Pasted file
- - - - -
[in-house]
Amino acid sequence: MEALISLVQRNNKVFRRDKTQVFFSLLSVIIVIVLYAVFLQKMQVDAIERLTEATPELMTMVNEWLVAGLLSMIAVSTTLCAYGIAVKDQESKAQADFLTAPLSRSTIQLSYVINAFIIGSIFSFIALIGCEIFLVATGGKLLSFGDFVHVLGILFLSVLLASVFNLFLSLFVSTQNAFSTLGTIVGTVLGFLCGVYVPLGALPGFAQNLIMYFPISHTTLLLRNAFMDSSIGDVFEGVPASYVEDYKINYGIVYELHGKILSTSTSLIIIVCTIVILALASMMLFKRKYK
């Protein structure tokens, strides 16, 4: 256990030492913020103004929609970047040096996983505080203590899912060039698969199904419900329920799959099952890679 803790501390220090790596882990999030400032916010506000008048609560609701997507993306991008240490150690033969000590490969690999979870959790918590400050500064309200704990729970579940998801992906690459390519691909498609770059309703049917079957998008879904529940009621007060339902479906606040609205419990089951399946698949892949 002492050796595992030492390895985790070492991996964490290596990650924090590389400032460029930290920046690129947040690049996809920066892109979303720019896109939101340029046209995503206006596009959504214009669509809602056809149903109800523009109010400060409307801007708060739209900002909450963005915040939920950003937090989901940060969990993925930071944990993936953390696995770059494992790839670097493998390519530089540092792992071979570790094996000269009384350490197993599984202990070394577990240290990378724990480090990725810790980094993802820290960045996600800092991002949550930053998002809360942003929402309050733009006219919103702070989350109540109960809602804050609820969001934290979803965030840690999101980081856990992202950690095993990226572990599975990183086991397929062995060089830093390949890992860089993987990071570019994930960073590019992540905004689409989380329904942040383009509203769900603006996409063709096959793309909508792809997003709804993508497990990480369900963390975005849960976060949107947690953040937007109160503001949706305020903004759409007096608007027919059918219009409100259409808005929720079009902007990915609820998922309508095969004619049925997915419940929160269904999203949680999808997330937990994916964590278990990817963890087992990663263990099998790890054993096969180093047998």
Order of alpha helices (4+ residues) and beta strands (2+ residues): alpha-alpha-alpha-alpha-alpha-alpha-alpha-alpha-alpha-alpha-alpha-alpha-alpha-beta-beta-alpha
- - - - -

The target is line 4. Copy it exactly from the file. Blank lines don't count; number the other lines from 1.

Order of alpha helices (4+ residues) and beta strands (2+ residues): alpha-alpha-alpha-alpha-alpha-alpha-alpha-alpha-alpha-alpha-alpha-alpha-alpha-beta-beta-alpha